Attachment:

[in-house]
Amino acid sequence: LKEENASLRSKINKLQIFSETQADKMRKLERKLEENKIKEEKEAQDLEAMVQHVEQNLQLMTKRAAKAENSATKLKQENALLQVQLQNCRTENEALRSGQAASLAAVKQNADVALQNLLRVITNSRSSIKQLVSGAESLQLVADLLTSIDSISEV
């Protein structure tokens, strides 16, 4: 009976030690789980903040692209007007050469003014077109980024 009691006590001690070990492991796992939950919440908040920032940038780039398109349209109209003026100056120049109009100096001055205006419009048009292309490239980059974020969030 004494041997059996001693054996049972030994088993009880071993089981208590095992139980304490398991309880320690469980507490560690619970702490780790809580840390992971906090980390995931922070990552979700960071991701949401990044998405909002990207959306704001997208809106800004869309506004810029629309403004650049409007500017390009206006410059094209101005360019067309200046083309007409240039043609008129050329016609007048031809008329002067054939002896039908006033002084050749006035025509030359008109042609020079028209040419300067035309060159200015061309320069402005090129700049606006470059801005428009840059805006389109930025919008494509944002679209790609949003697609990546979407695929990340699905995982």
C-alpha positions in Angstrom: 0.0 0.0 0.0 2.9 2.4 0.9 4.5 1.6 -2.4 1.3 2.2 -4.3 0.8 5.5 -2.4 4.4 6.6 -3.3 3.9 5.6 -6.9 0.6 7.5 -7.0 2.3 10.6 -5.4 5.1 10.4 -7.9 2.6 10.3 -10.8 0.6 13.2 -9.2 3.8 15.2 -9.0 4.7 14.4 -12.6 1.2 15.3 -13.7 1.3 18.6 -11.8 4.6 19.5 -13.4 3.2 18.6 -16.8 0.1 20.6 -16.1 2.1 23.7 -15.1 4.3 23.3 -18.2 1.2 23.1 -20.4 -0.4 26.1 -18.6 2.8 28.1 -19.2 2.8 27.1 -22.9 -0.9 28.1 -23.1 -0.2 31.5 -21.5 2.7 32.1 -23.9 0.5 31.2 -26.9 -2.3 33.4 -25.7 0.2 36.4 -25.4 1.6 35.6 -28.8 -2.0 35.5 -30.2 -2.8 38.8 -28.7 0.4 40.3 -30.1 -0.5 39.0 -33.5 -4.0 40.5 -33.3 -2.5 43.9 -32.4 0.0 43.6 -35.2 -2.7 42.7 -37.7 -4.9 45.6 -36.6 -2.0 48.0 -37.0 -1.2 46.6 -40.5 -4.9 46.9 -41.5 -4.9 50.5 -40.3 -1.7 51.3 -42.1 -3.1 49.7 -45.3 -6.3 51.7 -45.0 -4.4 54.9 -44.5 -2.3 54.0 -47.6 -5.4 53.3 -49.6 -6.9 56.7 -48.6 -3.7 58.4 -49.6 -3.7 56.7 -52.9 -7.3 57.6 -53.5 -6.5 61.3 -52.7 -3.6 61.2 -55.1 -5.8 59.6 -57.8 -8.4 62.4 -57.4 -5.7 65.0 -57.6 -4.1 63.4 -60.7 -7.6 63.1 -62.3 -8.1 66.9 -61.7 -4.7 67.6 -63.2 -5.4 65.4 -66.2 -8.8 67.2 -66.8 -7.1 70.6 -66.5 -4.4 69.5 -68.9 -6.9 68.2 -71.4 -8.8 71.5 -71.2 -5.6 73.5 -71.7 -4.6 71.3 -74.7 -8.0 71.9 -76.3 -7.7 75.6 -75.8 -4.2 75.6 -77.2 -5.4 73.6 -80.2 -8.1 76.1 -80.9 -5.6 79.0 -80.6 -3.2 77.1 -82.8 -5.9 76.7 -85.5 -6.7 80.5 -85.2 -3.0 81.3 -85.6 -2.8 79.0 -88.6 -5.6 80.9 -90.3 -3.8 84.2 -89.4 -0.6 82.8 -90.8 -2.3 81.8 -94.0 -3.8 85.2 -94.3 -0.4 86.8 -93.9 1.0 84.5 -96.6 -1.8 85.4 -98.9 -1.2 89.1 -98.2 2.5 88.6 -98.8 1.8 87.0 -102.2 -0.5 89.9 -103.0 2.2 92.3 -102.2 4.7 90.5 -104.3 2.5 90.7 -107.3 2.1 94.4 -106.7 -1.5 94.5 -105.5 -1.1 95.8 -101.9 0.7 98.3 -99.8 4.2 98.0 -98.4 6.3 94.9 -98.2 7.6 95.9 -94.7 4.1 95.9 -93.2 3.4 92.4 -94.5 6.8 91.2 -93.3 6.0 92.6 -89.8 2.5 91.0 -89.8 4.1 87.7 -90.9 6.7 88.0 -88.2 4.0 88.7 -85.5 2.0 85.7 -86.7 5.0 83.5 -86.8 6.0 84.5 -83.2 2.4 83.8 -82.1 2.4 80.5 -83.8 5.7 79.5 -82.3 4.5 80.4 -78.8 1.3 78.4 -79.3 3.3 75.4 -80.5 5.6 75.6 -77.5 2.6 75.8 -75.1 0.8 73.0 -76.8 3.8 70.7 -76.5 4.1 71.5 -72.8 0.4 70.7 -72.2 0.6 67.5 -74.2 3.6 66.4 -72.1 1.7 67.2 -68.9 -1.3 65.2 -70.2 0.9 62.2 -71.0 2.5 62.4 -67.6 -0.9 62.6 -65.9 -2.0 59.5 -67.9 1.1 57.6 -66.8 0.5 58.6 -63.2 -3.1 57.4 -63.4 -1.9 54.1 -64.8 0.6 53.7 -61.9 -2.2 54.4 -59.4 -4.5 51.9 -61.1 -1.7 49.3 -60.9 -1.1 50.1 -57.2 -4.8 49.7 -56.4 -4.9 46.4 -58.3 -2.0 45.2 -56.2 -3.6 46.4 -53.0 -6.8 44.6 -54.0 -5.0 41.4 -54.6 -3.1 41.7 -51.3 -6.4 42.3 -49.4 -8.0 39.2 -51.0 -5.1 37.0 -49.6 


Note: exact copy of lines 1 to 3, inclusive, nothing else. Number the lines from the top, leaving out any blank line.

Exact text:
[in-house]
Amino acid sequence: LKEENASLRSKINKLQIFSETQADKMRKLERKLEENKIKEEKEAQDLEAMVQHVEQNLQLMTKRAAKAENSATKLKQENALLQVQLQNCRTENEALRSGQAASLAAVKQNADVALQNLLRVITNSRSSIKQLVSGAESLQLVADLLTSIDSISEV
């Protein structure tokens, strides 16, 4: 009976030690789980903040692209007007050469003014077109980024 009691006590001690070990492991796992939950919440908040920032940038780039398109349209109209003026100056120049109009100096001055205006419009048009292309490239980059974020969030 004494041997059996001693054996049972030994088993009880071993089981208590095992139980304490398991309880320690469980507490560690619970702490780790809580840390992971906090980390995931922070990552979700960071991701949401990044998405909002990207959306704001997208809106800004869309506004810029629309403004650049409007500017390009206006410059094209101005360019067309200046083309007409240039043609008129050329016609007048031809008329002067054939002896039908006033002084050749006035025509030359008109042609020079028209040419300067035309060159200015061309320069402005090129700049606006470059801005428009840059805006389109930025919008494509944002679209790609949003697609990546979407695929990340699905995982």